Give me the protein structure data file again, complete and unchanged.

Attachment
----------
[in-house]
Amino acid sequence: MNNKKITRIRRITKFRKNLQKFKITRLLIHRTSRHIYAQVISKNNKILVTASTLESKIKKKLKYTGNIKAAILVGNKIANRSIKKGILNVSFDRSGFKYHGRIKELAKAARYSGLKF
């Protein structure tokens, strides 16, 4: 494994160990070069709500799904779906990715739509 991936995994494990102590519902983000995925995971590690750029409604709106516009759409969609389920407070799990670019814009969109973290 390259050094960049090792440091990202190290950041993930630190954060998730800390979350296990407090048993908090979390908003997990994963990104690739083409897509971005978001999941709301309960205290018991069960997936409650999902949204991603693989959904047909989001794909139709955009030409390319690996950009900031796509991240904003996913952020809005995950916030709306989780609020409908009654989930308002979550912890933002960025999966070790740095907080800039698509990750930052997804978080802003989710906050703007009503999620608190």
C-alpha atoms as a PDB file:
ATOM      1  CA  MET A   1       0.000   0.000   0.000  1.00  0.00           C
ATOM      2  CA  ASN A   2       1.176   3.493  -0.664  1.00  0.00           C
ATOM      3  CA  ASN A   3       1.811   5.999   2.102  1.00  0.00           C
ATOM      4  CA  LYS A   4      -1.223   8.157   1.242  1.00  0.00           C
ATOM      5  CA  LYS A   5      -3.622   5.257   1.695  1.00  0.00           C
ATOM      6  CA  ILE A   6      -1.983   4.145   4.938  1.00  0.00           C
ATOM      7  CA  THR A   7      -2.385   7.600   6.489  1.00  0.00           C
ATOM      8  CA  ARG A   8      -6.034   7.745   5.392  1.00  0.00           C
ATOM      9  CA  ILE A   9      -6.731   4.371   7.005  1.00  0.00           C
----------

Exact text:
[in-house]
Amino acid sequence: MNNKKITRIRRITKFRKNLQKFKITRLLIHRTSRHIYAQVISKNNKILVTASTLESKIKKKLKYTGNIKAAILVGNKIANRSIKKGILNVSFDRSGFKYHGRIKELAKAARYSGLKF
């Protein structure tokens, strides 16, 4: 494994160990070069709500799904779906990715739509 991936995994494990102590519902983000995925995971590690750029409604709106516009759409969609389920407070799990670019814009969109973290 390259050094960049090792440091990202190290950041993930630190954060998730800390979350296990407090048993908090979390908003997990994963990104690739083409897509971005978001999941709301309960205290018991069960997936409650999902949204991603693989959904047909989001794909139709955009030409390319690996950009900031796509991240904003996913952020809005995950916030709306989780609020409908009654989930308002979550912890933002960025999966070790740095907080800039698509990750930052997804978080802003989710906050703007009503999620608190």
C-alpha atoms as a PDB file:
ATOM      1  CA  MET A   1       0.000   0.000   0.000  1.00  0.00           C
ATOM      2  CA  ASN A   2       1.176   3.493  -0.664  1.00  0.00           C
ATOM      3  CA  ASN A   3       1.811   5.999   2.102  1.00  0.00           C
ATOM      4  CA  LYS A   4      -1.223   8.157   1.242  1.00  0.00           C
ATOM      5  CA  LYS A   5      -3.622   5.257   1.695  1.00  0.00           C
ATOM      6  CA  ILE A   6      -1.983   4.145   4.938  1.00  0.00           C
ATOM      7  CA  THR A   7      -2.385   7.600   6.489  1.00  0.00           C
ATOM      8  CA  ARG A   8      -6.034   7.745   5.392  1.00  0.00           C
ATOM      9  CA  ILE A   9      -6.731   4.371   7.005  1.00  0.00           C